Twitter training for businessThe UK social media training market

The phrase “social media training” covers a huge range of requirements and abilities. If you’re looking to accelerate your use of social media for your business, there’s a huge range of assistance available – from online “teach yourself” courses, to free seminars, to multi-day courses costing up to a thousand pounds.

We’ve seen demand for our own training services soar over the last few months, and many individuals we work with are on their second or third course, having found out the hard way that all social media training is not the same!

So, we thought that a quick blog post on getting it right first time might be useful. If you have a think about the areas below before choosing the type of training to invest in, you’re much more likely to come out of it with what you need.

Your learning style

Do you prefer to be in a large group, or would you prefer to be taught one to one or in a small group where you can ask questions as you go? Generally, the larger the group, the more inflexible the schedule – the trainer will have to cover all the stated topics in order to keep everyone happy, so may not be able to go into more depth on a specific area of interest.

Understand where you’re at

Without making an honest assessment of your knowledge about social media and online marketing in general, it’s easy to end up buying training that’s either completely over your head, or takes up a great deal of your time on areas that aren’t relevant to you. For example:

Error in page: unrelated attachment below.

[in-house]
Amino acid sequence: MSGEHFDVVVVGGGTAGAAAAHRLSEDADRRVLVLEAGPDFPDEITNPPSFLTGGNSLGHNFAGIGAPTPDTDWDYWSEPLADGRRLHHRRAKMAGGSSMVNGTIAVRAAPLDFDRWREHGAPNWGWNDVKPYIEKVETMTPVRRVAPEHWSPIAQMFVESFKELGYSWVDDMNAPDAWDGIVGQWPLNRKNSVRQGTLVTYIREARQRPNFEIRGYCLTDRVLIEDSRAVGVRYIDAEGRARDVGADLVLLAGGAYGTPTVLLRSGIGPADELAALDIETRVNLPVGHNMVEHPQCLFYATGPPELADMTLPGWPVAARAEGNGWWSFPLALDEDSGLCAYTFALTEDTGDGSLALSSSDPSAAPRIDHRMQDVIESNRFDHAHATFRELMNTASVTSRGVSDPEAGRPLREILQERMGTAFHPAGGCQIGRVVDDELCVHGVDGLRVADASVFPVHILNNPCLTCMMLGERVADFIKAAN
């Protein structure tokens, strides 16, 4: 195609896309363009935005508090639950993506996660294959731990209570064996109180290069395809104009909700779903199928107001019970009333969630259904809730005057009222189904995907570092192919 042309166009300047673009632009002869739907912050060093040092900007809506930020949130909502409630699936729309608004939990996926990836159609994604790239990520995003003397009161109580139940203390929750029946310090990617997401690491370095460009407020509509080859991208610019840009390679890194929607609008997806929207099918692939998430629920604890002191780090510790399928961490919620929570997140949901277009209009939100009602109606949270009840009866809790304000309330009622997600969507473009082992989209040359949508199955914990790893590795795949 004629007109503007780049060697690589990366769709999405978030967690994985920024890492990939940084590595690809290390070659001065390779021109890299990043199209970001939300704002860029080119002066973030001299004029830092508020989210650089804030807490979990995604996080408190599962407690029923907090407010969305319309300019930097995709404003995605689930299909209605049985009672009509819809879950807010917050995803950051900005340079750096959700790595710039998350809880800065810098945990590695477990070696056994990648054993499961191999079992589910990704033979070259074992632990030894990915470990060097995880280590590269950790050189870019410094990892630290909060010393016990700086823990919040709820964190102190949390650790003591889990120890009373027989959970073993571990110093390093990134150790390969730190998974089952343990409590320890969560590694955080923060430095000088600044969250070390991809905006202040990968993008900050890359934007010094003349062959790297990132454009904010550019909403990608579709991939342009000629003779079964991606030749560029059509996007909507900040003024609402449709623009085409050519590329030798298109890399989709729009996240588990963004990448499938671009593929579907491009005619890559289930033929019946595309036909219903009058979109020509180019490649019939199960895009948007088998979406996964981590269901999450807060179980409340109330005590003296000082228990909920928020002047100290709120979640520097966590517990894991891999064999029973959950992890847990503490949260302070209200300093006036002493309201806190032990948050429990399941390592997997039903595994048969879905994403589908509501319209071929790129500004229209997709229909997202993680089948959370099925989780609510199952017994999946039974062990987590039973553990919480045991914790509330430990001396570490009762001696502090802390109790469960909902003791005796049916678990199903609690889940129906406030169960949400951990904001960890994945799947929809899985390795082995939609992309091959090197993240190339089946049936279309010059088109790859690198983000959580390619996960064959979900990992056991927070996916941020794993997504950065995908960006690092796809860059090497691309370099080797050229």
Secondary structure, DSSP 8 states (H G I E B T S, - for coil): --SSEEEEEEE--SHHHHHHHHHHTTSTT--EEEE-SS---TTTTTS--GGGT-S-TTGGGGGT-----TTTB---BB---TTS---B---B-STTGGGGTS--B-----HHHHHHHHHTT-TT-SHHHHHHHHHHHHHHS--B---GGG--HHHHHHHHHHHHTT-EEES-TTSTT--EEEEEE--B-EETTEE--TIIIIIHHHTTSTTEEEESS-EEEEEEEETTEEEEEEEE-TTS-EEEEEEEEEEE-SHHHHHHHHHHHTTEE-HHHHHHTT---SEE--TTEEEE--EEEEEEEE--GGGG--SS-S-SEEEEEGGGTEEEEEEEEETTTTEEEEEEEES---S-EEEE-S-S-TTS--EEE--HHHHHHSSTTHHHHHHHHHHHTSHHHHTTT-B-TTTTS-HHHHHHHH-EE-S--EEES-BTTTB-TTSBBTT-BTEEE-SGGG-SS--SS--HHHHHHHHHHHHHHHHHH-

• If you’re a comfortable, regular user of one or more social media sites in your personal life (usually Facebook or Twitter, but you may have a lively personal blog or Tumblr account for example) then you probably need to focus less on what the sites do, and more on how to use them specifically in a business context, including strategies for your particular marketplace.
  • More advanced users who’ve got some understanding of running an organisation’s social media presence might need help with content planning and how to develop, execute and monitor a campaign, or how to use software tools to make their work more efficient.
  • At the other end of the scale, if you’re not familiar with social media sites, you almost don’t know what you don’t know. You need a general overview of social media to understand what’s out there, what the pros and cons of social media are, how it differs from existing marketing channels, and how well it would sit within your company culture and existing marketing. After that, you can begin looking at individual sites in more detail.

Your schedule

If you’re already maxxed out in your job, or are looking to get a campaing up and running for a tight deadline, a tailored course (where you set the agenda to cover exactly what you need) will save time, because you won’t be going over areas which aren’t relevant or which you already have a good knowledge of.

You should also consider courses which include followup support or mentoring. Having someone checking up on your progress might be the difference between putting the training notes in a file on your shelf and not finding time to use what you’ve learnt, and successfully putting your new learning into practise.